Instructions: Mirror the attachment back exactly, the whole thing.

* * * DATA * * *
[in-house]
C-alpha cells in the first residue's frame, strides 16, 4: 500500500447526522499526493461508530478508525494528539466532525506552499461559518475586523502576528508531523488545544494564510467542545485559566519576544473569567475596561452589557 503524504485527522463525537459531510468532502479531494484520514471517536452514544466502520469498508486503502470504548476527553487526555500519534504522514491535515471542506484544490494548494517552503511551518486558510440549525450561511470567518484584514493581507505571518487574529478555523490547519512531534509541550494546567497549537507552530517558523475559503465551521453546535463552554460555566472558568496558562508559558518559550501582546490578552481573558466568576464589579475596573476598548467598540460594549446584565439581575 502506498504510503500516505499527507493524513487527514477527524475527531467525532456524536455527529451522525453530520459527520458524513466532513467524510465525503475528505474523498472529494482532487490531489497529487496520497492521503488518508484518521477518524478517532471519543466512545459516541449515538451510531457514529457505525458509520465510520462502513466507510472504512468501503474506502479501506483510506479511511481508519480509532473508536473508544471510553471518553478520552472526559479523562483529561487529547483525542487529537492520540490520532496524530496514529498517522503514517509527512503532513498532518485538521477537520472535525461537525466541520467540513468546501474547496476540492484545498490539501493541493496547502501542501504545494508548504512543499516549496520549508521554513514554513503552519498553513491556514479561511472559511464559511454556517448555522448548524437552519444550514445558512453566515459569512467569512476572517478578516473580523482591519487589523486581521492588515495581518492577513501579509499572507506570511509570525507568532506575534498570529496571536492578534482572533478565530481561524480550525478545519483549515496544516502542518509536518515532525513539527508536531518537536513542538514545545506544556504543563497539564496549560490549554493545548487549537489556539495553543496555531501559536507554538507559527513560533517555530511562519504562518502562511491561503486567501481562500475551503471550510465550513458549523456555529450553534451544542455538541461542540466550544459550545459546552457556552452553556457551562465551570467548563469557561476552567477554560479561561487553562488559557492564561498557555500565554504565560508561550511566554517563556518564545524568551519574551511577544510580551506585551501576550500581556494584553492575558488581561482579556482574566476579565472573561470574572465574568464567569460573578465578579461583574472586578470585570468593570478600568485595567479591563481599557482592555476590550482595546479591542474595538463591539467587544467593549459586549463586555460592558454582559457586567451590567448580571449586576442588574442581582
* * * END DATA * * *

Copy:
[in-house]
C-alpha cells in the first residue's frame, strides 16, 4: 500500500447526522499526493461508530478508525494528539466532525506552499461559518475586523502576528508531523488545544494564510467542545485559566519576544473569567475596561452589557 503524504485527522463525537459531510468532502479531494484520514471517536452514544466502520469498508486503502470504548476527553487526555500519534504522514491535515471542506484544490494548494517552503511551518486558510440549525450561511470567518484584514493581507505571518487574529478555523490547519512531534509541550494546567497549537507552530517558523475559503465551521453546535463552554460555566472558568496558562508559558518559550501582546490578552481573558466568576464589579475596573476598548467598540460594549446584565439581575 502506498504510503500516505499527507493524513487527514477527524475527531467525532456524536455527529451522525453530520459527520458524513466532513467524510465525503475528505474523498472529494482532487490531489497529487496520497492521503488518508484518521477518524478517532471519543466512545459516541449515538451510531457514529457505525458509520465510520462502513466507510472504512468501503474506502479501506483510506479511511481508519480509532473508536473508544471510553471518553478520552472526559479523562483529561487529547483525542487529537492520540490520532496524530496514529498517522503514517509527512503532513498532518485538521477537520472535525461537525466541520467540513468546501474547496476540492484545498490539501493541493496547502501542501504545494508548504512543499516549496520549508521554513514554513503552519498553513491556514479561511472559511464559511454556517448555522448548524437552519444550514445558512453566515459569512467569512476572517478578516473580523482591519487589523486581521492588515495581518492577513501579509499572507506570511509570525507568532506575534498570529496571536492578534482572533478565530481561524480550525478545519483549515496544516502542518509536518515532525513539527508536531518537536513542538514545545506544556504543563497539564496549560490549554493545548487549537489556539495553543496555531501559536507554538507559527513560533517555530511562519504562518502562511491561503486567501481562500475551503471550510465550513458549523456555529450553534451544542455538541461542540466550544459550545459546552457556552452553556457551562465551570467548563469557561476552567477554560479561561487553562488559557492564561498557555500565554504565560508561550511566554517563556518564545524568551519574551511577544510580551506585551501576550500581556494584553492575558488581561482579556482574566476579565472573561470574572465574568464567569460573578465578579461583574472586578470585570468593570478600568485595567479591563481599557482592555476590550482595546479591542474595538463591539467587544467593549459586549463586555460592558454582559457586567451590567448580571449586576442588574442581582